On June 17, 2014, Realogy Holdings Corp. named Matterport, a 3-D virtual tour developer, the winner of its second annual FWD Innovation Summit. The summit was held at Realogy’s Madison corporate headquarters.
Matterport (Mountain View, Calif.) won a $25,000 prize. The company provides software and cameras that produce 3-D models of buildings for real estate, construction, retail and other industries.
Realogy, one of the biggest names in real estate franchising, also oversees real estate brokerage, relocation and settlement services. The summit invited technology innovators to present their products to an audience of real estate executives and franchise owners at Realogy headquarters.
Realogy decided to relocate to Madison from Parsippany in 2011. According to NJ.com, the decision to stay in New Jersey was based in part on grants and tax breaks provided by the state. Those incentives were offered to ensure that Realogy would continue to employ more than 900 New Jersey residents.
Matterport beat 15 other contestants invited to Realogy headquarters, including two additional finalists:Zumper (San Francisco), a real-time listing search tool and SendHub (Menlo Park, Calif.), a service that says it improves communication between real estate agents and their clients.
The three finalists were chosen by a panel of six executives — five from Realogy headquarters and one from Prominent Properties (Hillsdale), a Realogy franchise. The executives questioned each presenter following his or her five-minute presentation. The audience then chose the winner by voting via text message.
Matterport’s speakers received a small glass trophy in addition to the giant $25,000 check. But even the contestants who didn’t win benefited from attending.
“Being selected to be one of the 15, for us, is validation of acceptance within the real estate community,” said contestant Robyn Woodman, VP of partnerships for Househappy (Portland, Ore.), a real estate listing service.
The contestants were chosen from more than 100 applicants. The Realogy summit gave them the unique opportunity to demonstrate their products to some of the most powerful people in real estate.
“There’s no dispute that Realogy is a powerhouse,” Woodman said. “They represent 26 percent of domestic market share.”
The FWD event also benefits Realogy.
Alexander Perriello, president and CEO of Realogy Franchise Group, told NJTechWeekly.com the original contest was conceived to give the company early access to innovators.
“If you start with someone early, you can fine-tune what they’re doing,” Perriello said. He attributed the original idea for the contest to his fear that the company would miss out on potential partnerships.
Mark Panus, Realogy senior VP of corporate communications, said the FWD event is still unique in the real estate industry. He added that what sets the company apart is its decision to work smarter and harder.
“We’re willing to take a leadership position,” Panus said.
Richard Smith, chairman, CEO and president of Realogy Holdings Corp., addressed the widespread notion that the real estate industry has failed to embrace technology.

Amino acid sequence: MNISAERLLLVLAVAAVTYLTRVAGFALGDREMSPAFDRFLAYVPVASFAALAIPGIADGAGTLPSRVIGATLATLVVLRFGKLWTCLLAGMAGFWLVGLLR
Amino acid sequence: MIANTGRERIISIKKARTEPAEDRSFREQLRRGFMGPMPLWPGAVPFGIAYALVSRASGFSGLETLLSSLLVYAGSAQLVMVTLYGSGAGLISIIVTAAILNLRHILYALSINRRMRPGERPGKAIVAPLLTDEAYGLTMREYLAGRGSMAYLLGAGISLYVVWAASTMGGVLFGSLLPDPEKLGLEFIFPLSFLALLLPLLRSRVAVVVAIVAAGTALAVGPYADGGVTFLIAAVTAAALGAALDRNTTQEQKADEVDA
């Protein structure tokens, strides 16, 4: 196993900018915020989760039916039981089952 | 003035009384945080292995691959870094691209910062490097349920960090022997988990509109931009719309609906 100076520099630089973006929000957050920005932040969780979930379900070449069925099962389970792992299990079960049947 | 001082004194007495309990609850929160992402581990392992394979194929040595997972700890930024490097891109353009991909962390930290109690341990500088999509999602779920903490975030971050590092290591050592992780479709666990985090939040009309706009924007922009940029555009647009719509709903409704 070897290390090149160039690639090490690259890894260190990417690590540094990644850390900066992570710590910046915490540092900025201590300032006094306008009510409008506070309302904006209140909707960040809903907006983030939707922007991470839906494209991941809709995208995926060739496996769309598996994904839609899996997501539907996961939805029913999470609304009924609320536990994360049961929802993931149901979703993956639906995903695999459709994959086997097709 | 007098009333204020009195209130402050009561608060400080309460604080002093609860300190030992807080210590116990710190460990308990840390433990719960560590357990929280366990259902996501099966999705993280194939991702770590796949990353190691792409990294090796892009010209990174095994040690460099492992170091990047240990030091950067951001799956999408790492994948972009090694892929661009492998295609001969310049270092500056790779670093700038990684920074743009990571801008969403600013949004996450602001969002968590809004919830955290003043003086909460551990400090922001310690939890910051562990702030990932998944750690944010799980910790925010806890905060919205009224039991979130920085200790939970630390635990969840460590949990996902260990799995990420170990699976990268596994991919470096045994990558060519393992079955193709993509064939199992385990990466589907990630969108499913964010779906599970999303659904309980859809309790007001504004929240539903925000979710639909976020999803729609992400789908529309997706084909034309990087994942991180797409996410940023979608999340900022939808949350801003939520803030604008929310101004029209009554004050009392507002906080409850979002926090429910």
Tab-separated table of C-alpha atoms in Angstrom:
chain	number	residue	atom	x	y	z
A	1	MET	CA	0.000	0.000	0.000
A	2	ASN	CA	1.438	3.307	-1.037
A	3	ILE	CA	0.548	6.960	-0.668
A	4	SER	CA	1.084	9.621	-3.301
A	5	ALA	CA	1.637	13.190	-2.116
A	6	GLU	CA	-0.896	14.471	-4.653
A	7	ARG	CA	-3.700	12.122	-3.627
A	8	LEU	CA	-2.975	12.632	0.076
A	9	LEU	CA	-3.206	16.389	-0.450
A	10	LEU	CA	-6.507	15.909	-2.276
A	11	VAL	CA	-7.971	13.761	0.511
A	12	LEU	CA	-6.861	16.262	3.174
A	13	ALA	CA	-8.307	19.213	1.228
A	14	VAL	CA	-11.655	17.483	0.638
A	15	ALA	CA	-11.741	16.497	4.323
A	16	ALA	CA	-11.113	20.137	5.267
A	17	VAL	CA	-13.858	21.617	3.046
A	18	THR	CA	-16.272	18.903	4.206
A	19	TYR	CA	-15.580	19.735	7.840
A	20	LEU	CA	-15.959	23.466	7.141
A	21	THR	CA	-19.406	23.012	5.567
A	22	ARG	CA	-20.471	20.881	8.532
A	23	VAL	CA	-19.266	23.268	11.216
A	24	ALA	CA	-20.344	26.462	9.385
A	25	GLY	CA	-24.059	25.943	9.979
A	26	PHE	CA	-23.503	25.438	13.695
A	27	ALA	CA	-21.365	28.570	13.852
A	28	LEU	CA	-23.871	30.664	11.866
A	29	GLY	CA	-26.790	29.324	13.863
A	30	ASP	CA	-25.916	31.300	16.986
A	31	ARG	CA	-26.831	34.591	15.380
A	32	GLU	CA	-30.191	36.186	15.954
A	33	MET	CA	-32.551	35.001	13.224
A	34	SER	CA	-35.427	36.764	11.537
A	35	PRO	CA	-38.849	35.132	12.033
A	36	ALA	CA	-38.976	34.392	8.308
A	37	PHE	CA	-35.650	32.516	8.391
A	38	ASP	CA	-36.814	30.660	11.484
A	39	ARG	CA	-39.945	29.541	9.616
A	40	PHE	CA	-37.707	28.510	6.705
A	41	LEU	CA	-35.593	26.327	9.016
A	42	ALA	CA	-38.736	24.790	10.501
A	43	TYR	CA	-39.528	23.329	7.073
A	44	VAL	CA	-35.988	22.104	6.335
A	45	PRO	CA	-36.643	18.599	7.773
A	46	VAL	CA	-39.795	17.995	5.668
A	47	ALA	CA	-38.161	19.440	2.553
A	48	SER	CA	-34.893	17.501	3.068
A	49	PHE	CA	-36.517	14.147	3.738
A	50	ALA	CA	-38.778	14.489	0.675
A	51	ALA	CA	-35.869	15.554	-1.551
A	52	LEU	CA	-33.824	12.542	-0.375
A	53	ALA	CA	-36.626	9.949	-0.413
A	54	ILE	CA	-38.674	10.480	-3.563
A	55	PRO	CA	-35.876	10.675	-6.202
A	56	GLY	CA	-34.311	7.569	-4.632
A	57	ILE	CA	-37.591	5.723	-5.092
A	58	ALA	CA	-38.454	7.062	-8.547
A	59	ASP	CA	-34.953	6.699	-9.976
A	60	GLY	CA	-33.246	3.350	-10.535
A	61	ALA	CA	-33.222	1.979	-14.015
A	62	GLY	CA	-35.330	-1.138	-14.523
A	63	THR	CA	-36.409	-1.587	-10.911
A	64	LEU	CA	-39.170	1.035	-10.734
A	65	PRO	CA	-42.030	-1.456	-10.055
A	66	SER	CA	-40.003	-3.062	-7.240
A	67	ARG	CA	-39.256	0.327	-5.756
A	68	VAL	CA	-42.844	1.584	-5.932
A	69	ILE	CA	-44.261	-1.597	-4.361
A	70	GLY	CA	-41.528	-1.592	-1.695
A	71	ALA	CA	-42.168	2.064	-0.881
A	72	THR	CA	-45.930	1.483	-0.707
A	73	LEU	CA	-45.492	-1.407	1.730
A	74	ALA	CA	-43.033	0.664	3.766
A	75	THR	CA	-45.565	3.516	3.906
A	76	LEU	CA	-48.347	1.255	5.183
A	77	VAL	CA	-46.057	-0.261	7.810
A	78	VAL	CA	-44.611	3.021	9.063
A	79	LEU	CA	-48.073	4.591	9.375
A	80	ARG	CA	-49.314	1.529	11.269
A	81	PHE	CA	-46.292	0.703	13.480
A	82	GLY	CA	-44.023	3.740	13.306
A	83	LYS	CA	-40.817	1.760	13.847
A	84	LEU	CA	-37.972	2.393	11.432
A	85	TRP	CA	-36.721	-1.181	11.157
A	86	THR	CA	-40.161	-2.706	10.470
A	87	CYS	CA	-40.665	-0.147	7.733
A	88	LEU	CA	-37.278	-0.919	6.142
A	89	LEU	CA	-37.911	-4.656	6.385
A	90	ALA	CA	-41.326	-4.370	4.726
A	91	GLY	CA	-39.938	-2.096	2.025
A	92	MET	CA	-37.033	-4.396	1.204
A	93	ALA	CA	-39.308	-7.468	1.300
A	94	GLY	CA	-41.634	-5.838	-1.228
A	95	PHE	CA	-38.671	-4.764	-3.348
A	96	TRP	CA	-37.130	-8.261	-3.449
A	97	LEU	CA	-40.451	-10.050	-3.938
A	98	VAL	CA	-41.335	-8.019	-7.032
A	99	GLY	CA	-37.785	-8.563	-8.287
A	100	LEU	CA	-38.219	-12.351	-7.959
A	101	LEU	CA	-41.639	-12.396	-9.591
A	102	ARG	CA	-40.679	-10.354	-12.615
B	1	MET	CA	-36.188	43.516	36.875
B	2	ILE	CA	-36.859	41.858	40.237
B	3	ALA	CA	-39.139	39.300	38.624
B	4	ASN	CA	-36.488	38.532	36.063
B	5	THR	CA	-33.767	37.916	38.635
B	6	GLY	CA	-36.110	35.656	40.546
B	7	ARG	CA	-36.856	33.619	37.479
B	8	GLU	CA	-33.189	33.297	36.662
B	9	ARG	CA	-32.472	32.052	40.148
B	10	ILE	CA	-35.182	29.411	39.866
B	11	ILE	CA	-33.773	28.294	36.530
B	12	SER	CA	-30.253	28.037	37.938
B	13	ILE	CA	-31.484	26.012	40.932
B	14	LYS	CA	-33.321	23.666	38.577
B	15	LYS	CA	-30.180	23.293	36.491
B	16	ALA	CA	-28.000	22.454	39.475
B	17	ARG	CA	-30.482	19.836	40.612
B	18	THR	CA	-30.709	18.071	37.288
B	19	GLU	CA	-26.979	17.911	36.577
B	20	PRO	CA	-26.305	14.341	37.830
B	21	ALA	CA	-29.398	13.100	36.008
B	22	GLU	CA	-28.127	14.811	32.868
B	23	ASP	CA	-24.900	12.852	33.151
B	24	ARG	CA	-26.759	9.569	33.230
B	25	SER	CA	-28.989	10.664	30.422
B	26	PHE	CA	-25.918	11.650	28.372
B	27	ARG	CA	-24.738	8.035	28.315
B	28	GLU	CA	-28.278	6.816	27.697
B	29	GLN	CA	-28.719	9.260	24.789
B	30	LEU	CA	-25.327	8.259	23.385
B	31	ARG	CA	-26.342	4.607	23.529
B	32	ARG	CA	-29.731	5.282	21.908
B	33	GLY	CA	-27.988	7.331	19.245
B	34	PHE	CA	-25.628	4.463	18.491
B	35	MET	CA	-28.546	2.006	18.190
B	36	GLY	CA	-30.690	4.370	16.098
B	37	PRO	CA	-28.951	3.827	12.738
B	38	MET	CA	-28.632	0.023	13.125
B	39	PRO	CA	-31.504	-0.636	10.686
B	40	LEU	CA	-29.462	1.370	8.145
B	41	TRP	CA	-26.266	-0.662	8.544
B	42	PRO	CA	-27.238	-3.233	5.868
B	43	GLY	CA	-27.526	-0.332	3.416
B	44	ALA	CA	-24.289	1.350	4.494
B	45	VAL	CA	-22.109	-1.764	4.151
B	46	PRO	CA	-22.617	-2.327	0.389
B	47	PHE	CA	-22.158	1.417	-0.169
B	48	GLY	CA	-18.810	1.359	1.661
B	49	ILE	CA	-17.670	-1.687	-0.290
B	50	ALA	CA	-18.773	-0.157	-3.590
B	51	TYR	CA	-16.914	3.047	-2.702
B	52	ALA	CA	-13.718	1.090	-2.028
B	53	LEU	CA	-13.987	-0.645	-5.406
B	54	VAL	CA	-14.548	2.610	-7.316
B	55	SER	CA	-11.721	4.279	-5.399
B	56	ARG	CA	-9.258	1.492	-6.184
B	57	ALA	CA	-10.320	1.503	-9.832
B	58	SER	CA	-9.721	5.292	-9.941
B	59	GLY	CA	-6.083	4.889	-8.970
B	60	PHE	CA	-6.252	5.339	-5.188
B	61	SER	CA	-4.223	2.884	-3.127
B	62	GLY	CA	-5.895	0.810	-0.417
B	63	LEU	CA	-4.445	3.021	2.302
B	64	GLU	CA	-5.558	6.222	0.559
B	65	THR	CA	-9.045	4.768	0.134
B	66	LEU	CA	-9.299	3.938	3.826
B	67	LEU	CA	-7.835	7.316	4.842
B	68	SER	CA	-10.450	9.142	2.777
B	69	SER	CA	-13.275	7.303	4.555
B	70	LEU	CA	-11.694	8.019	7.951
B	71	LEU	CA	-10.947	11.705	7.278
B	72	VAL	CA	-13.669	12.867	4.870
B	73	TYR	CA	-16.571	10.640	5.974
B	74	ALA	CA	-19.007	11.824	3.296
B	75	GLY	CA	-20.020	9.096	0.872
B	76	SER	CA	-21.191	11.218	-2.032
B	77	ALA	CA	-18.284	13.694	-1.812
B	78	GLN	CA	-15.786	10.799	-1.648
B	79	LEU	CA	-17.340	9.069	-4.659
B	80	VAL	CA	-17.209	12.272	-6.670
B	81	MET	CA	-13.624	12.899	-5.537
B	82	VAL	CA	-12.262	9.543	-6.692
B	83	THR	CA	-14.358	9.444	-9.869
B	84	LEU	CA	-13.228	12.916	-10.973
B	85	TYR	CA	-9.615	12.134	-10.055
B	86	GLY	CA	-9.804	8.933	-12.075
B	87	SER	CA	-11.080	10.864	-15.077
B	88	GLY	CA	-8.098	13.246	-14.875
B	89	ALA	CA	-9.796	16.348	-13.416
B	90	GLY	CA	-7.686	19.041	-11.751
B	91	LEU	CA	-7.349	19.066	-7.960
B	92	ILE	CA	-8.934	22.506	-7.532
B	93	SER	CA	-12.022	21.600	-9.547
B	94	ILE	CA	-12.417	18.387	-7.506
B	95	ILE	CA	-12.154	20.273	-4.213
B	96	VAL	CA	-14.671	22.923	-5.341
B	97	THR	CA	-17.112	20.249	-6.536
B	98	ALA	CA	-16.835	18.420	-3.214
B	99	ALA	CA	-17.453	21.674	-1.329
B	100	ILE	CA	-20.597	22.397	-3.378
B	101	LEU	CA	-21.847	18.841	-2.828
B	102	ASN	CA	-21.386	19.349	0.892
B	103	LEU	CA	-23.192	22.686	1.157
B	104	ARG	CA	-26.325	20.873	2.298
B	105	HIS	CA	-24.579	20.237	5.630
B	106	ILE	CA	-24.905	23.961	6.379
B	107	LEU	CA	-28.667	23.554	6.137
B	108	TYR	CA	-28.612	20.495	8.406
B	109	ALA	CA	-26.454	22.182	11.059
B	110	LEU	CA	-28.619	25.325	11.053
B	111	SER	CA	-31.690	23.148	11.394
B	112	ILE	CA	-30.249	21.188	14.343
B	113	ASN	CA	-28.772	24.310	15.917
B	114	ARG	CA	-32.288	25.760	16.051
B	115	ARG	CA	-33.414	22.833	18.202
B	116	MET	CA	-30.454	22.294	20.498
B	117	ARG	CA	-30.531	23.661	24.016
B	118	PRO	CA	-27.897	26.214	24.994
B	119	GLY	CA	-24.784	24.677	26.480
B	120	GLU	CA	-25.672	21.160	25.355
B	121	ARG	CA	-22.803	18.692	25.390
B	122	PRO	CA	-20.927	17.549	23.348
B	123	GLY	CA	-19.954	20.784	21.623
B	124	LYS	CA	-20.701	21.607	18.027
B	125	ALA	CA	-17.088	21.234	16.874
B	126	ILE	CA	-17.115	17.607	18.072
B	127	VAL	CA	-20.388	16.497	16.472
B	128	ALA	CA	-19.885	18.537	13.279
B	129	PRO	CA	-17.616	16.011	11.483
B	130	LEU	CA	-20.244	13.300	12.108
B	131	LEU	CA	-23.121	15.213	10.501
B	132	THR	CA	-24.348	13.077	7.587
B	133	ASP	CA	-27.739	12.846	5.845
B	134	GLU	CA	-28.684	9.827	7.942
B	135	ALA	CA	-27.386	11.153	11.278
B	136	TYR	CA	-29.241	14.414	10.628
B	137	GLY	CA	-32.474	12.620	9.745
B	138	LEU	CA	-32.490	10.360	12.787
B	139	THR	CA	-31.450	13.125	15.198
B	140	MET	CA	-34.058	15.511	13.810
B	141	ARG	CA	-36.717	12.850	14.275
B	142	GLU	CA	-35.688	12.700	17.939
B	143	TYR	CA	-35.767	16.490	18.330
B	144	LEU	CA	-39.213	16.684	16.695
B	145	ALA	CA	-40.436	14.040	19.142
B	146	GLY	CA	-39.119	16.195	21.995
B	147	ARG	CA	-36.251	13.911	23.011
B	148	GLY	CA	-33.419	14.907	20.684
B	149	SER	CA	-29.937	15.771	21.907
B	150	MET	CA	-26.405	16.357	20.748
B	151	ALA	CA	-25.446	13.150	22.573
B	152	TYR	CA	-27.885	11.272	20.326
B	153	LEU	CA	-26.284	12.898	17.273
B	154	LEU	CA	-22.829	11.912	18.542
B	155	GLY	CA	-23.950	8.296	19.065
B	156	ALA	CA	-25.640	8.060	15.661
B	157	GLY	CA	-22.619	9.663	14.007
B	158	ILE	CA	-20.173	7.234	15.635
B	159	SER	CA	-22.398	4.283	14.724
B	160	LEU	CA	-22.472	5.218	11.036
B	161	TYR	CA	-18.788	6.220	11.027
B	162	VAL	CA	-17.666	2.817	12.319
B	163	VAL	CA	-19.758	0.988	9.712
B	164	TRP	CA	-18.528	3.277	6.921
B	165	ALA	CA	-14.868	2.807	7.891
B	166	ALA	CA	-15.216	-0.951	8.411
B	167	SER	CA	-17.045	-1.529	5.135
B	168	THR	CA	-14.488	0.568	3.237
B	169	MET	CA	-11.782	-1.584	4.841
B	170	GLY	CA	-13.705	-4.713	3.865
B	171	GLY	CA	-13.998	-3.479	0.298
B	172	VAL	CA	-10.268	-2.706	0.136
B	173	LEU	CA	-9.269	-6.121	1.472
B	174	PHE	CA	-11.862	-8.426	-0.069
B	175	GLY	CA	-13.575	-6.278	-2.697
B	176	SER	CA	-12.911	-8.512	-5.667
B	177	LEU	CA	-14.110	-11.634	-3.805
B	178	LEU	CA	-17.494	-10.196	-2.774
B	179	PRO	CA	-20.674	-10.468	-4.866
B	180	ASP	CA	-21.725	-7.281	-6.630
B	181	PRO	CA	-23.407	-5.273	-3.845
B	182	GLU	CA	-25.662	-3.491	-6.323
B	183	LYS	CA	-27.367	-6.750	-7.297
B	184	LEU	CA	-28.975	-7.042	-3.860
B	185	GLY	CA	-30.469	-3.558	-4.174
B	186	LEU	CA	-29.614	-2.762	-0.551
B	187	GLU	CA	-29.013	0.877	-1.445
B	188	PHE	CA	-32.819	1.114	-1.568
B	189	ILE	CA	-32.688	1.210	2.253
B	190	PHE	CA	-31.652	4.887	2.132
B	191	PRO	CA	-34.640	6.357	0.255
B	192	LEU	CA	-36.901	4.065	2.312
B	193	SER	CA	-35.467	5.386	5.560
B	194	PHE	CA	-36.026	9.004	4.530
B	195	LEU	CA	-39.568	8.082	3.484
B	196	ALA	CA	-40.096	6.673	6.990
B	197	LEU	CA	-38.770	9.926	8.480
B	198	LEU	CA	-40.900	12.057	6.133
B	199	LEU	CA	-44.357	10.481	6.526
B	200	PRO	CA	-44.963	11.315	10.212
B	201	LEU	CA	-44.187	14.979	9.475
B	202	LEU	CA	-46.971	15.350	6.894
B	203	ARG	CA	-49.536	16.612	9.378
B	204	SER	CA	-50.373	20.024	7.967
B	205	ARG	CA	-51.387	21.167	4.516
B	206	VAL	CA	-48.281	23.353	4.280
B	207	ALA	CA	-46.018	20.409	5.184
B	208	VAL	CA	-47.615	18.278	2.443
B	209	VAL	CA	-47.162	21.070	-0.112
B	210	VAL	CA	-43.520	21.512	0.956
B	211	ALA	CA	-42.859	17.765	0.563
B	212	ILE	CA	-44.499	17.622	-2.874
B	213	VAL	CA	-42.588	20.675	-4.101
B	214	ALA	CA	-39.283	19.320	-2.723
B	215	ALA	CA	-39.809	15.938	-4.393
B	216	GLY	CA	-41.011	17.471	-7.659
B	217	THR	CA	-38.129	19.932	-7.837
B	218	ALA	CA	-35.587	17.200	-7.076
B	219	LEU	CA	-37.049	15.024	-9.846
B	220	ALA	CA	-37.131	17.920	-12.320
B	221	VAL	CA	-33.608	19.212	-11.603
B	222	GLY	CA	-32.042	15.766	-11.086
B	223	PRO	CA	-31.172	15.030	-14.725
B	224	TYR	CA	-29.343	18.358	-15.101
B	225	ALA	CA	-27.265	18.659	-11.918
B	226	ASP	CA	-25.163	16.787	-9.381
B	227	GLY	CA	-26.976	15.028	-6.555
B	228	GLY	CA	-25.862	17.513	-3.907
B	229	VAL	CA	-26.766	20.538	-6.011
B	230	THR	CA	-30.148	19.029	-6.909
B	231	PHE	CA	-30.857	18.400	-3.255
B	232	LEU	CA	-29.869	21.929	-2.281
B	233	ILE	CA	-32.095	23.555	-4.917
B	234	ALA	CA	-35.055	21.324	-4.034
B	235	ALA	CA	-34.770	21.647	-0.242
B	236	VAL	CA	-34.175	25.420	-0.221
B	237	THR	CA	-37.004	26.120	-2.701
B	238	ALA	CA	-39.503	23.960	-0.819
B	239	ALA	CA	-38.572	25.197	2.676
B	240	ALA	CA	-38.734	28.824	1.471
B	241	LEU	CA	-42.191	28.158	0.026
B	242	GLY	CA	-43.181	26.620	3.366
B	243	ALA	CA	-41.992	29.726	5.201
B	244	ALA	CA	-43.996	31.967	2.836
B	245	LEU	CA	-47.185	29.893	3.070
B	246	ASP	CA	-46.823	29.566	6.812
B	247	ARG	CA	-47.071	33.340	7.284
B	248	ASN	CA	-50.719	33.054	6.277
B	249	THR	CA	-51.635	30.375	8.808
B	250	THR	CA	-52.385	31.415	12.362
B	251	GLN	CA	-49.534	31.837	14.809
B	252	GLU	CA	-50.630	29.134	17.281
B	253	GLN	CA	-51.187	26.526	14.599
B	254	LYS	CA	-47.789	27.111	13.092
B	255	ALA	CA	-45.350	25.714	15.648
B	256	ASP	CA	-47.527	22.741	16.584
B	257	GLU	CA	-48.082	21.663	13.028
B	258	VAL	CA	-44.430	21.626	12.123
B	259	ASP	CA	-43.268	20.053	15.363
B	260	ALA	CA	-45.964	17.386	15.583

Smith said the industry has in fact adapted to technology, although it may appear otherwise because the home-buying process requires human expertise.
Indeed, several contestants emphasized that their products and services are not meant to replace or challenge real estate agents’ role in the buying process; on the contrary, many were designed to make agents’ lives easier, they contended.
For example, Seth Siegler, founder and CEO of Curb Call Technologies (San Diego), said his app “doesn’t change the process of being a realtor” and was designed for the most part to generate leads.
Siegler, who lives in San Diego, was one of several contestants to fly in from California. Others, like Börge Grothmann — who traveled from Berlin to present on behalf of SmartExposé, a real estate marketing software service — came from even farther away.
Despite their varied backgrounds, most contestants had one thing in common: they had not previously worked in the real estate industry. Instead, many had gotten the ideas for their services when they were in the process of buying homes themselves.
One such example is Closing Time (San Francisco), a service that bills itself as a “personalized home buying checklist.” Based on their own experience, Closing Time’s creators decided to remedy the lack of tools available at the contract phase of real estate transactions.
Moreover, Closing Time represents a general increase in the number of products designed to meet customer needs at later stages of home sales.
And that’s not the only change that has occurred since last year’s contest. Perriello pointed out that this year nearly all the contestants presented their products on a mobile device, which was uncommon at last year’s event.
He said he sees it as a sign that real estate businesses are adapting to home buyers’ changing technological preferences.
“There’s not only innovation going on, there’s a revolution,” said Perriello.